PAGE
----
The world of French tennis is in deep shock after the news that the father of one of the country's leading juniors has been placed under judicial investigation for allegedly drugging his son's opponents.
Christophe Fauviau, a 43-year-old former soldier from the south-western town of Dax, was arrested on Sunday on suspicion of administering the anti-anxiety drug Temesta to at least three players who faced his 15-year-old son Maxime at local tournaments.
Mr Fauviau has been questioned by police
One player was hospitalised for two days, but it was the fate of another alleged victim that shattered the local community and led the police to see it as a possible criminal matter.
Driving home after the match last month, 25-year-old teacher Alexandre Lagardere crashed his car and was killed.
The case has focused attention on the high-pressure and at times unhealthy relationship that can develop between tennis prodigies and their parents.
With Fauviau senior undergoing psychological tests in prison, questions were being asked why he allegedly took such drastic action in competitions for his son which were of minimal significance.
For while Fauviau's 13-year-old daughter Valentine is the country's number one at her level, Maxime was no more than a gifted adolescent, local tennis officials said.
"It is hard to imagine that such things, if it's true, were done for so little. The boy is a good regional player but nothing more," said Francois Duport, of the Dax tennis league.
"All this is said to have taken place in tournaments whose first prize was a leg of ham!" said the league's lawyer Renaud Lahitete.
The story began in late June when Maxime's opponent in the semi-final of a competition at the village of Bascons complained that he saw Christophe Fauviau tampering with his water-bottle before the match.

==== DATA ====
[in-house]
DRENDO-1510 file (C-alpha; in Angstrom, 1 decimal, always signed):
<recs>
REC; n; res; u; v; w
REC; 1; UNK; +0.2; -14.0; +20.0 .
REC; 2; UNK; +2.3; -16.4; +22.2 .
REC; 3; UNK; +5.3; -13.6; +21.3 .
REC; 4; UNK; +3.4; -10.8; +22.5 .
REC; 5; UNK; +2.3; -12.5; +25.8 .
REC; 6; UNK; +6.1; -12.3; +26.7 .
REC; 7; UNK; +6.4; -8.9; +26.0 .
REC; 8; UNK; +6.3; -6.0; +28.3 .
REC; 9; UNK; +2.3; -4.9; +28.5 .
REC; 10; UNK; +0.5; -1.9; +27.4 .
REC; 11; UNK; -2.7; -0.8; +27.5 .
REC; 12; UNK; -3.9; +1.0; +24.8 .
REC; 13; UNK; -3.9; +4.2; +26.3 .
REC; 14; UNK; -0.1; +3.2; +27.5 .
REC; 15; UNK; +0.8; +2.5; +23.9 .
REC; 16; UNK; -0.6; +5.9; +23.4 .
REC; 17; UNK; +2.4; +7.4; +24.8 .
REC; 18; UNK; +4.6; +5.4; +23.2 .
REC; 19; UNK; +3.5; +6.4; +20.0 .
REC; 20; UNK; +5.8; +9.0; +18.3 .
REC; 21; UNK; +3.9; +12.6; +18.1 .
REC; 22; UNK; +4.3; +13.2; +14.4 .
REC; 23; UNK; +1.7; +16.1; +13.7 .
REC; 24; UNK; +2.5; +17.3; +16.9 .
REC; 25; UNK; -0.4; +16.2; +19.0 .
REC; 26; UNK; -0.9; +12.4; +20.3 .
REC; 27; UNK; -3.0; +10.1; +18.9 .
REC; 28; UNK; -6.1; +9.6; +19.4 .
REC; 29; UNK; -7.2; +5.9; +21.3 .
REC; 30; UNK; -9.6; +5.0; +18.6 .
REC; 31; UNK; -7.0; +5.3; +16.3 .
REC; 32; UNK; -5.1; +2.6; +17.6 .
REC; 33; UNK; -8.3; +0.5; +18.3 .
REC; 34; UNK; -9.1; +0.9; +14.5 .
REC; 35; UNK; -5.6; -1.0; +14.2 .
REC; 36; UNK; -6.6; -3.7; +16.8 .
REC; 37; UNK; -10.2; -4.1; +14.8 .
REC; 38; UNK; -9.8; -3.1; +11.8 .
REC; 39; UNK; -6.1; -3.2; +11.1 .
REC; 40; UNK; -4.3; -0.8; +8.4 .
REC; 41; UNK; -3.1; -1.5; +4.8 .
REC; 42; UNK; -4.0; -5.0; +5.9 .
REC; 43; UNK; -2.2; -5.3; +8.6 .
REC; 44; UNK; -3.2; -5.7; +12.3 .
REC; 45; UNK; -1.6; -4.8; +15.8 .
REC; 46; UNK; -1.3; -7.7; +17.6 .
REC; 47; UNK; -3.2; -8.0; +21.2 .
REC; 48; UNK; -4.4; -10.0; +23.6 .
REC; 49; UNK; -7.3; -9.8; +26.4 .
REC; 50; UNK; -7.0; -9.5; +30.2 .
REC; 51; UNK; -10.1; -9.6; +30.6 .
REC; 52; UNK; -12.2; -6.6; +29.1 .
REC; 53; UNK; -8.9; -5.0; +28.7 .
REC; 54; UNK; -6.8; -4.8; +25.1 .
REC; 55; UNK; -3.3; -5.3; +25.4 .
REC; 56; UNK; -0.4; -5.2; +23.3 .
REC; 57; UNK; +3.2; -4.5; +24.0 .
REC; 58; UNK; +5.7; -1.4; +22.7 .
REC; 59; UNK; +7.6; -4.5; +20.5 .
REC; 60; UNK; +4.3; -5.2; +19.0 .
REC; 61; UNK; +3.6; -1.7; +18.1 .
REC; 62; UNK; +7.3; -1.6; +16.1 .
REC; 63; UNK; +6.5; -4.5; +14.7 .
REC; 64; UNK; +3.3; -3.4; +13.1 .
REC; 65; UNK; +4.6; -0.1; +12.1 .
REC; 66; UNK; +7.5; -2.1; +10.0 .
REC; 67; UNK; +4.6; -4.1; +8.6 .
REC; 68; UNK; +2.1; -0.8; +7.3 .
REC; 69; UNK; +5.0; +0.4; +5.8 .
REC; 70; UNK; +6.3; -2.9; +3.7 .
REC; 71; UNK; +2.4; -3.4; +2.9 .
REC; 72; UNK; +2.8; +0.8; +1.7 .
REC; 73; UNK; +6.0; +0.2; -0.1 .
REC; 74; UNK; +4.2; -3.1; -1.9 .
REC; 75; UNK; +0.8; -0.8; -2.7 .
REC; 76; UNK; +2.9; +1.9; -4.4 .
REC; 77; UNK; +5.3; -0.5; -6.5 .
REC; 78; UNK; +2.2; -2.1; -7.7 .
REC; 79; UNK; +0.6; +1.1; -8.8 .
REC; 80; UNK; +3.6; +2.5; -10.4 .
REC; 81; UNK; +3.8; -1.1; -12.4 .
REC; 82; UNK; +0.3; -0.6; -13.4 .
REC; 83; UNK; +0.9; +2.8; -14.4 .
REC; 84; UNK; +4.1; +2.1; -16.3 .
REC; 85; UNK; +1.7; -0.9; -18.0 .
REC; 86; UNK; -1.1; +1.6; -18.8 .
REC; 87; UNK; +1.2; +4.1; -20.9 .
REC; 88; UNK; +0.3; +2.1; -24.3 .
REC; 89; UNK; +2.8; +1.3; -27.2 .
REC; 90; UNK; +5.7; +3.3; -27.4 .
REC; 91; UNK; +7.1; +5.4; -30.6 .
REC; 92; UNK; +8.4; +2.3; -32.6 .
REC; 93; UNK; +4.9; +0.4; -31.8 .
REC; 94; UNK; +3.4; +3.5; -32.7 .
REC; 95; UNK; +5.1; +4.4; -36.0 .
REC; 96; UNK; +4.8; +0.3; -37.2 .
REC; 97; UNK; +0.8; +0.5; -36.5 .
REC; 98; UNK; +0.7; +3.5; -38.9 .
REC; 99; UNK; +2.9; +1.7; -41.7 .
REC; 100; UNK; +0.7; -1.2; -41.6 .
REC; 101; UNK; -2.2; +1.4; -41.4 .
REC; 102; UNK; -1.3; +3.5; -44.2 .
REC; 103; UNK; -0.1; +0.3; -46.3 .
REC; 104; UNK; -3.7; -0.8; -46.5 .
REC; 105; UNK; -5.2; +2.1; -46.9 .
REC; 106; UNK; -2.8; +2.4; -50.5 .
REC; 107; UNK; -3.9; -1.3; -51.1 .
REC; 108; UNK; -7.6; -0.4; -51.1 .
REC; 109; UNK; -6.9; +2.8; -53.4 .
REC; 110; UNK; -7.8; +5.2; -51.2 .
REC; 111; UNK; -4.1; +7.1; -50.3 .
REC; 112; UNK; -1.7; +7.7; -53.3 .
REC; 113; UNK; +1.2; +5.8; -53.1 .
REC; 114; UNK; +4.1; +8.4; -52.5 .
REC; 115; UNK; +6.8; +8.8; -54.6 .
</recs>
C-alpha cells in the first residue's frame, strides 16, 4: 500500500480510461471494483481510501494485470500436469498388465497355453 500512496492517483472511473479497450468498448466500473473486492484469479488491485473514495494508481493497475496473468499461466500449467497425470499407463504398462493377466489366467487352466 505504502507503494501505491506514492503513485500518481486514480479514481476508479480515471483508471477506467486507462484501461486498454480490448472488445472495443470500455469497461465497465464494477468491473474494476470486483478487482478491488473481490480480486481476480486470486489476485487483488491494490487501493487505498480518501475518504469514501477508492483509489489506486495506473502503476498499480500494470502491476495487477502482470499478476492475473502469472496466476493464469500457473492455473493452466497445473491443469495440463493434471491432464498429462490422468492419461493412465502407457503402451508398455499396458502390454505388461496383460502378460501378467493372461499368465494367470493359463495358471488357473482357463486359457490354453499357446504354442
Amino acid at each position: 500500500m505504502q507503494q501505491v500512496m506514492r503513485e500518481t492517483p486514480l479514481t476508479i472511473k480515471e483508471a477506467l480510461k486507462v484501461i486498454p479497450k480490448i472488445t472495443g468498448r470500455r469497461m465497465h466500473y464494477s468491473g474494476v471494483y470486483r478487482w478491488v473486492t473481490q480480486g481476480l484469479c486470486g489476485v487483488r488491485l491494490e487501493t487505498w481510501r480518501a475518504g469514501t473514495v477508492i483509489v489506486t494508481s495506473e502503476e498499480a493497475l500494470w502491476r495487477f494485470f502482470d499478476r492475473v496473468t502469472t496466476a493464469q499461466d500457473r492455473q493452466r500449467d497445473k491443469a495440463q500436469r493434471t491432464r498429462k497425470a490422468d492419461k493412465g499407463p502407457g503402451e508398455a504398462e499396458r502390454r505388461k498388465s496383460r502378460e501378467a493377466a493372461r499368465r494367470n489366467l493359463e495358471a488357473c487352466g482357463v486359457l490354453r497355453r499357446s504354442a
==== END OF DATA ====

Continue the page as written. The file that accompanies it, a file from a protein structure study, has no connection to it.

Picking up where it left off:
He did not drink the water, but lost the match anyway and kept the bottle.
The next day, in the final, the same player says he noticed Fauviau senior once again fiddling with water bottles by the court.
Then half-way through the match Maxim's opponent fell ill and was taken to hospital, where he spent two days. When he came out the two players gave a statement to local police and handed over the suspect bottle for analysis.
The controversy might have ended there, except that a few days later Alexandre Lagardere lost to Maxime in the quarter-final of another local tournament.
Feeling drowsy and unwell, he slept for two hours at a friend's house, then left for home. On the way he crashed his car and was killed.
The autopsy found no traces of alcohol on his body, but then the laboratory tests on the water-bottle came in, showing traces of Temesta.
Police made the link with Lagardere - and further tests showed he had consumed the drug as well.
Christophe Fauviau was detained at Dax railway station on Saturday on his return from Cairo where he had watched his daughter Valentine take part in an international competition.
He has been placed under judicial investigation - a first step to full charges - for "administering toxic substances with premeditation and unintentionally causing death."
There is no suggestion he used similar underhand methods to aid Valentine in her much more promising career.
But in Dax several others of Maxime's opponents have come forward to complain of drowsiness during their matches, and police are deciding whether the investigation should be widened.
And at the local tennis club, grief at the death of Alexandre Lagardere - a much-loved local figure - is mixed with consternation that parental ambition could possibly have plumbed such depths of tragic folly.